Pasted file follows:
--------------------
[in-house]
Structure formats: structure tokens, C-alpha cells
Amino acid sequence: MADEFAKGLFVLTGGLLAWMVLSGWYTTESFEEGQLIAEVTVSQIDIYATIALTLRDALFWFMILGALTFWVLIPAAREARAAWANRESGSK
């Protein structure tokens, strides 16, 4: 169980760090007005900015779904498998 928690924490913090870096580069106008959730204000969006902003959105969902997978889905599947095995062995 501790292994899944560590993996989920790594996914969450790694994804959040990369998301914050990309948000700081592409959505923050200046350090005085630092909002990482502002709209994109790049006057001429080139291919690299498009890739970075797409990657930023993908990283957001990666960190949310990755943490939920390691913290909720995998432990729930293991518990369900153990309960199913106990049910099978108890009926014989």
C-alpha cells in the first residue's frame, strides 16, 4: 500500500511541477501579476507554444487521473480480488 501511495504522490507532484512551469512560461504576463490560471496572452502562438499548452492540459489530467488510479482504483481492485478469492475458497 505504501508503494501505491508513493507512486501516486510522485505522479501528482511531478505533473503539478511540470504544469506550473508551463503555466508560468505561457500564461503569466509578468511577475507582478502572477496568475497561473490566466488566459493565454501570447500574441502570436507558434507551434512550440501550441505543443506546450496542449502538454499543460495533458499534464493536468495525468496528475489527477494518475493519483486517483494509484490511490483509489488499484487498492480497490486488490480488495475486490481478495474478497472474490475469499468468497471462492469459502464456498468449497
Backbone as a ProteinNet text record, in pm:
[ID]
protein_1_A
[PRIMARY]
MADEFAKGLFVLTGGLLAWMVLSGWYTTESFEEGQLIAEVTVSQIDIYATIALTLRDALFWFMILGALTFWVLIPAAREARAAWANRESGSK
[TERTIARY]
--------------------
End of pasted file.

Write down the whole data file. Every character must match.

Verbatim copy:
[in-house]
Structure formats: structure tokens, C-alpha cells
Amino acid sequence: MADEFAKGLFVLTGGLLAWMVLSGWYTTESFEEGQLIAEVTVSQIDIYATIALTLRDALFWFMILGALTFWVLIPAAREARAAWANRESGSK
């Protein structure tokens, strides 16, 4: 169980760090007005900015779904498998 928690924490913090870096580069106008959730204000969006902003959105969902997978889905599947095995062995 501790292994899944560590993996989920790594996914969450790694994804959040990369998301914050990309948000700081592409959505923050200046350090005085630092909002990482502002709209994109790049006057001429080139291919690299498009890739970075797409990657930023993908990283957001990666960190949310990755943490939920390691913290909720995998432990729930293991518990369900153990309960199913106990049910099978108890009926014989």
C-alpha cells in the first residue's frame, strides 16, 4: 500500500511541477501579476507554444487521473480480488 501511495504522490507532484512551469512560461504576463490560471496572452502562438499548452492540459489530467488510479482504483481492485478469492475458497 505504501508503494501505491508513493507512486501516486510522485505522479501528482511531478505533473503539478511540470504544469506550473508551463503555466508560468505561457500564461503569466509578468511577475507582478502572477496568475497561473490566466488566459493565454501570447500574441502570436507558434507551434512550440501550441505543443506546450496542449502538454499543460495533458499534464493536468495525468496528475489527477494518475493519483486517483494509484490511490483509489488499484487498492480497490486488490480488495475486490481478495474478497472474490475469499468468497471462492469459502464456498468449497
Backbone as a ProteinNet text record, in pm:
[ID]
protein_1_A
[PRIMARY]
MADEFAKGLFVLTGGLLAWMVLSGWYTTESFEEGQLIAEVTVSQIDIYATIALTLRDALFWFMILGALTFWVLIPAAREARAAWANRESGSK
[TERTIARY]